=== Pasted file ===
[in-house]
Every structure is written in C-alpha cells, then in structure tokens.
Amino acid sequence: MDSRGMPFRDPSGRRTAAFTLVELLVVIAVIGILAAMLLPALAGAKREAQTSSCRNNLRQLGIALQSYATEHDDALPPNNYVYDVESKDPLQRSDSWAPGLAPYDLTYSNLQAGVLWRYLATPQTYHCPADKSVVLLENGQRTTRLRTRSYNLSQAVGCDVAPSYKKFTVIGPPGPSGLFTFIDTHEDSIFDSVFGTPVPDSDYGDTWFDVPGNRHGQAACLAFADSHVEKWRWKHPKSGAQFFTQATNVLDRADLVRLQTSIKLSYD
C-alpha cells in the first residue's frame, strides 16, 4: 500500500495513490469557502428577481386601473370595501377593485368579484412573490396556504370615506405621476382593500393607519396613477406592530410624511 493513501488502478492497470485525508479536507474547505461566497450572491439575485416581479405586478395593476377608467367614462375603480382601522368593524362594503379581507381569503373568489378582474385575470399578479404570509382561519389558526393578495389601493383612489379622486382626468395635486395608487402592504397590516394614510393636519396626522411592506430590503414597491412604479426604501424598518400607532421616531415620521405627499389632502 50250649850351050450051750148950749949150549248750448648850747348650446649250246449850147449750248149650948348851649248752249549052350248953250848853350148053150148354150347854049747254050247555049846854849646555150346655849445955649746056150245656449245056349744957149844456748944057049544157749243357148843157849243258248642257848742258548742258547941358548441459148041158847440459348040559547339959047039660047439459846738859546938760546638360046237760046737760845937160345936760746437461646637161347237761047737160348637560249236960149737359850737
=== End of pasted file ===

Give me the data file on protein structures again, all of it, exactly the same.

[in-house]
Every structure is written in C-alpha cells, then in structure tokens.
Amino acid sequence: MDSRGMPFRDPSGRRTAAFTLVELLVVIAVIGILAAMLLPALAGAKREAQTSSCRNNLRQLGIALQSYATEHDDALPPNNYVYDVESKDPLQRSDSWAPGLAPYDLTYSNLQAGVLWRYLATPQTYHCPADKSVVLLENGQRTTRLRTRSYNLSQAVGCDVAPSYKKFTVIGPPGPSGLFTFIDTHEDSIFDSVFGTPVPDSDYGDTWFDVPGNRHGQAACLAFADSHVEKWRWKHPKSGAQFFTQATNVLDRADLVRLQTSIKLSYD
C-alpha cells in the first residue's frame, strides 16, 4: 500500500495513490469557502428577481386601473370595501377593485368579484412573490396556504370615506405621476382593500393607519396613477406592530410624511 493513501488502478492497470485525508479536507474547505461566497450572491439575485416581479405586478395593476377608467367614462375603480382601522368593524362594503379581507381569503373568489378582474385575470399578479404570509382561519389558526393578495389601493383612489379622486382626468395635486395608487402592504397590516394614510393636519396626522411592506430590503414597491412604479426604501424598518400607532421616531415620521405627499389632502 50250649850351050450051750148950749949150549248750448648850747348650446649250246449850147449750248149650948348851649248752249549052350248953250848853350148053150148354150347854049747254050247555049846854849646555150346655849445955649746056150245656449245056349744957149844456748944057049544157749243357148843157849243258248642257848742258548742258547941358548441459148041158847440459348040559547339959047039660047439459846738859546938760546638360046237760046737760845937160345936760746437461646637161347237761047737160348637560249236960149737359850737